…In 1998, South Africa nominated the 16 Days of Activism campaign as the blue-print for curbing violence in the country, and uses it as a time to educate communities about abuse, which includes rape, murder, assault, financial abuse, starvation, emotional abuse, physical abuse, abduction, sexual harassment, human trafficking, incest, child labour and any act of doing something against the other person’s will. The 16 Days of Activism campaign also tells people how to get help when you or someone you know has been abused. The campaign has seen various governmental departments involved in acting against abuse, as well as initiatives, themes, talks, organisations and activities helping to eradicate abuse by providing information. As one of the strategic ways of fighting abuse and inequality, the government went so far as to establish a ministerial portfolio, the Department for Women, Children and Persons with Disabilities in May 2009, to put emphasis on not only equality but also the access to development opportunities for vulnerable groups in South African society. The Department aimed to steer the equity, equality and empowerment agenda of the government with regard to groups of people who are treated as insignificant, and previously disadvantaged communities in each of the three sectors.

Finally, although technically not issued in the context of the Women Human Rights Defenders Day, I refer to the piece by Aynslee Darmon in ET Canada of 6 December 2017 entitled  Angelina Jolie Is Fighting For Female Empowerment Through Art: ‘Help Them Tell Their Stories’

At The Hollywood Reporter‘s annual Women in Entertainment breakfast on Wednesday, Angelina Jolie delivered a powerful speech calling for female empowerment. Calling it an international battle, Jolie is encouraging female empowerment through art…“We don’t have to keep our heads down, we don’t have to think that the film we make or our comment on politics, or a joke we tell on stage could land us in prison where we might be tortured or punished,” Jolie, 42, added. “We don’t have the censorship. We don’t have to worry what acting in a play or singing on television will bring violence or dishonour to our families. We don’t have to tailor our clothes or our opinions to when it’s acceptable to religious authorities or violent extremist groups. We are not shunned and considered immoral because we dare to speak our mind about why we consider to be wrong as a society. We have the right to think thoroughly and to speak freely and to put forward our ideas on equal terms. There are women across the world who face serious danger and get hurt just trying to have a voice and an opinion.”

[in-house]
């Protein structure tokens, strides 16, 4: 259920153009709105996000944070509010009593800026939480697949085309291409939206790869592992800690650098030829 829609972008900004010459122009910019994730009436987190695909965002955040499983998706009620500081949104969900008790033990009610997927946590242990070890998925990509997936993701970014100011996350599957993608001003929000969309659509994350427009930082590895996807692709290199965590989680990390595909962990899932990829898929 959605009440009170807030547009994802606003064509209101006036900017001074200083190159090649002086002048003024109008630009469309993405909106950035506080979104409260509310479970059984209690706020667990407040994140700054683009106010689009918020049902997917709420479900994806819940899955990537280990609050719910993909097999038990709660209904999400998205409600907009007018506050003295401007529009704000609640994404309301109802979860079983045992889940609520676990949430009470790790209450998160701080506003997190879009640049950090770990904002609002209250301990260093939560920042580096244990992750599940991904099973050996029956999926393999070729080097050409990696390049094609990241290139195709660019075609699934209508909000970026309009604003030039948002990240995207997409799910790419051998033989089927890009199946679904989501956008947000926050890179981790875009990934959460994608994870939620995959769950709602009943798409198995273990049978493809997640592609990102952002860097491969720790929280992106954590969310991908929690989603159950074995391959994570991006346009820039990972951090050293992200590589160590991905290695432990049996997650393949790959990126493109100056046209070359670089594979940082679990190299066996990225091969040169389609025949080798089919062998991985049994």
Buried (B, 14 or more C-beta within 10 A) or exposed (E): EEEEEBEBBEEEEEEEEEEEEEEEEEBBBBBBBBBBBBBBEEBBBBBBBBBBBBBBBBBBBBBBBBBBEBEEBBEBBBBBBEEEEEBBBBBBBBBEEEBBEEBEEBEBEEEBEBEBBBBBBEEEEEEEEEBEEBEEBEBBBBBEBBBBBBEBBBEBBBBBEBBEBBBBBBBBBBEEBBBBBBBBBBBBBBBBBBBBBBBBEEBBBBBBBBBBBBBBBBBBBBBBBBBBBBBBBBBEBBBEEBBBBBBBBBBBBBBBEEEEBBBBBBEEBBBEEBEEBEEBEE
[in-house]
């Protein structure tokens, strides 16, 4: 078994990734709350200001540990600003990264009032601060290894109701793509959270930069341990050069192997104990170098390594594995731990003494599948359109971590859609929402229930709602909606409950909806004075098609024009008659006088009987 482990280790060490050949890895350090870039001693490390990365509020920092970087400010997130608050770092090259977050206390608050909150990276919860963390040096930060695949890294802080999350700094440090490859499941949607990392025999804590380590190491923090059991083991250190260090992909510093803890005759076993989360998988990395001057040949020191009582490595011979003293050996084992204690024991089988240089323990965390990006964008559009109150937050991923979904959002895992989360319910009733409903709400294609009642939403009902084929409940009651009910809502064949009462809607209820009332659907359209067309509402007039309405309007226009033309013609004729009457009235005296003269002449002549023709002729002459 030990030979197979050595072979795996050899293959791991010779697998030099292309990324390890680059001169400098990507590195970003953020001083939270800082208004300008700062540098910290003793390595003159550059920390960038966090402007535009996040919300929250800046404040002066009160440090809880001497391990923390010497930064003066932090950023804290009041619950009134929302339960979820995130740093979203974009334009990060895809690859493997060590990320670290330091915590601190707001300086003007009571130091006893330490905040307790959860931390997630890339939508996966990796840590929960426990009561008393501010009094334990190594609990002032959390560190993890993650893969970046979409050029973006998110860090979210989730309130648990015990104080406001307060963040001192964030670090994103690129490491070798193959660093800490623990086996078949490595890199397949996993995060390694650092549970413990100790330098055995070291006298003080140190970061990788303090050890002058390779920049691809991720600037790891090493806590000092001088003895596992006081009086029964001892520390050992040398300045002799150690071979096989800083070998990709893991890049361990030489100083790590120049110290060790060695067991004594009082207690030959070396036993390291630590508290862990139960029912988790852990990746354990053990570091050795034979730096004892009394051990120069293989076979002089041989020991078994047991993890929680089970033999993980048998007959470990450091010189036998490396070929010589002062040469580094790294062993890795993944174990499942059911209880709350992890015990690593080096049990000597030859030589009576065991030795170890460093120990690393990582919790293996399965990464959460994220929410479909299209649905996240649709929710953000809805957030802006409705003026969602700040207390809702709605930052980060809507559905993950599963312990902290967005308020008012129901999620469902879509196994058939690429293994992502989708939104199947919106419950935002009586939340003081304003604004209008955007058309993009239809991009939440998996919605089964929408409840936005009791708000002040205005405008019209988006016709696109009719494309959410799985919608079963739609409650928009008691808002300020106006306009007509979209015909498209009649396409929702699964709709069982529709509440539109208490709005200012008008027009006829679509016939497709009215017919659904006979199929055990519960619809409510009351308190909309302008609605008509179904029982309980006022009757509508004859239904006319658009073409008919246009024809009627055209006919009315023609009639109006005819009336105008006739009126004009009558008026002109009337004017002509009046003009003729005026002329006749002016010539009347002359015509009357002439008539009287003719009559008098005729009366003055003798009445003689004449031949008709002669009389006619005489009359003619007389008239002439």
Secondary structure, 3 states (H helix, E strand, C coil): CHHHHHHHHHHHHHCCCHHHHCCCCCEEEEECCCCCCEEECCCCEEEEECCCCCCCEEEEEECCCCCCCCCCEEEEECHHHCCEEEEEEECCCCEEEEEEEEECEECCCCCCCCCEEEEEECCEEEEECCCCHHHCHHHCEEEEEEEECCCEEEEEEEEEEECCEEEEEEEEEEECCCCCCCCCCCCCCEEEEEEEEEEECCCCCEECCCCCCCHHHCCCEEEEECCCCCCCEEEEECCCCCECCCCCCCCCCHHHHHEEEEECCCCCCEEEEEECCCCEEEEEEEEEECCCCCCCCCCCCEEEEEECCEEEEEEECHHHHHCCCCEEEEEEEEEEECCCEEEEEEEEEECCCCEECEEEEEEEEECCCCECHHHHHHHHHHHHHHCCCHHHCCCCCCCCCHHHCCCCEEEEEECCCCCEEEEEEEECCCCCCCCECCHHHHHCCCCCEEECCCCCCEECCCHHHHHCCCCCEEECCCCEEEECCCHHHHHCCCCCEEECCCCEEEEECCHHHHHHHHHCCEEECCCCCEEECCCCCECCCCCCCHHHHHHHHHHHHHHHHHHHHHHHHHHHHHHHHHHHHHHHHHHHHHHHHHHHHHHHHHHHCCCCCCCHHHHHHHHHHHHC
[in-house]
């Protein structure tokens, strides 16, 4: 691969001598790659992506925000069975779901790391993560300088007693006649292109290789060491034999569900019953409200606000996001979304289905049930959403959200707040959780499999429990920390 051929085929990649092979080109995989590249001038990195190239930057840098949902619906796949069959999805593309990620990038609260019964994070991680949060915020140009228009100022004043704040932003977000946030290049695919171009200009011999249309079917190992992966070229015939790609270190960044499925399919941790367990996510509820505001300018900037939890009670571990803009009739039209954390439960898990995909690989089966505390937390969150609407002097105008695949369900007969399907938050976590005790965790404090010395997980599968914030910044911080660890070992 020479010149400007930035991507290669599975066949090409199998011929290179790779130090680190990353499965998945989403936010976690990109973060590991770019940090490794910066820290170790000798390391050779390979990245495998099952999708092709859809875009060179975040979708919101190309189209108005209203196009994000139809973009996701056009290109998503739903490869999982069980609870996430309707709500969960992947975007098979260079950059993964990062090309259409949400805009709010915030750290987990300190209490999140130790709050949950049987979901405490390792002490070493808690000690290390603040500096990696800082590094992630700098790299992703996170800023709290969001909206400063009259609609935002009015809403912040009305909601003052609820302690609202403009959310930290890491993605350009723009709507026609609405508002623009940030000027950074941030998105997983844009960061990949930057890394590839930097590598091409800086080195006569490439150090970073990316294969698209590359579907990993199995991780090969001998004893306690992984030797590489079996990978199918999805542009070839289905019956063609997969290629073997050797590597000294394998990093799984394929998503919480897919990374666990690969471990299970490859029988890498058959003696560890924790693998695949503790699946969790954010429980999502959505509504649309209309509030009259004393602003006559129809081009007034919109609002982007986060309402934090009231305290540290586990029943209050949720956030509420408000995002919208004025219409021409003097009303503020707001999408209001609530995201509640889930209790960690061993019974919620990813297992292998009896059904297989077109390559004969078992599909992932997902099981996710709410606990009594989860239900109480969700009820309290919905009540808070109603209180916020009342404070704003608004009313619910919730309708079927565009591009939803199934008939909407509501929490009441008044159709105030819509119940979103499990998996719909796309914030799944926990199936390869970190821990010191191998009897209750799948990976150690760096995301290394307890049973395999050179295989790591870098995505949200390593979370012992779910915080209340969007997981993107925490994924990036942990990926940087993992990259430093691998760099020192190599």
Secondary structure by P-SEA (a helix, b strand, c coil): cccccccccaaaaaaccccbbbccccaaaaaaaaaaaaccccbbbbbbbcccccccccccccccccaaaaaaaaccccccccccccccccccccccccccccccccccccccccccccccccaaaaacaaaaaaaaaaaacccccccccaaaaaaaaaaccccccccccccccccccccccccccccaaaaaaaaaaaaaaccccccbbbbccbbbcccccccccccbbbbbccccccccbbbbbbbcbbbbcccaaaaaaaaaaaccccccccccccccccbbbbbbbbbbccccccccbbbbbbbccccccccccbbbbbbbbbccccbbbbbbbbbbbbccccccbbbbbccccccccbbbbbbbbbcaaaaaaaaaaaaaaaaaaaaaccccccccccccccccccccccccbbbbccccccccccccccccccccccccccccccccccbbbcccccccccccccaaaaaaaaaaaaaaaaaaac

sources:

http://www.huffingtonpost.co.uk/entry/women-human-rights-defenders_uk_5a2692dce4b087120d865f21

https://economictimes.indiatimes.com/news/environment/developmental-issues/women-who-have-been-tortured-for-the-environment/articleshow/61926819.cms

http://www.business-standard.com/article/news-ians/200-environmental-women-defenders-killed-in-2017-activists-117120401285_1.html

http://www.nationmultimedia.com/detail/national/30333107

https://www.usnews.com/news/world/articles/2017-11-30/killing-of-mexican-prosecutor-of-crimes-against-women-sparks-outcry

https://www.themarysue.com/5-women-to-remember/

https://iva.aippnet.org/philippines-cpa-statement-on-the-occasion-of-international-women-human-rights-defenders-day/

http://www.philstar.com/headlines/2017/11/29/1763688/women-human-rights-defenders-say-they-face-graver-challenge-under

https://ifex.org/middle_east_north_africa/2017/11/29/women-rights-defenders/

https://reliefweb.int/report/world/iachr-calls-states-recognize-and-protect-work-women-human-rights-defenders

https://www.opendemocracy.net/democraciaabierta/isabel-flota-ayala-awid/this-is-why-we-fight-interview-with-isabel-flota-ayala

http://www.ishr.ch/news/bahrain-women-human-rights-defenders-must-be-protected

https://www.awid.org/whrd-tribute

http://www.ipsnews.net/2017/11/women-activists-targets-gender-biased-violence/

https://krugersdorpnews.co.za/340928/count-me-in-together-moving-a-non-violent-sa-forward/

Angelina Jolie Is Fighting For Female Empowerment Through Art: ‘Help Them Tell Their Stories’

 

Louise Arbour of Canada appointed Special Representative for International Migration

March 13, 2017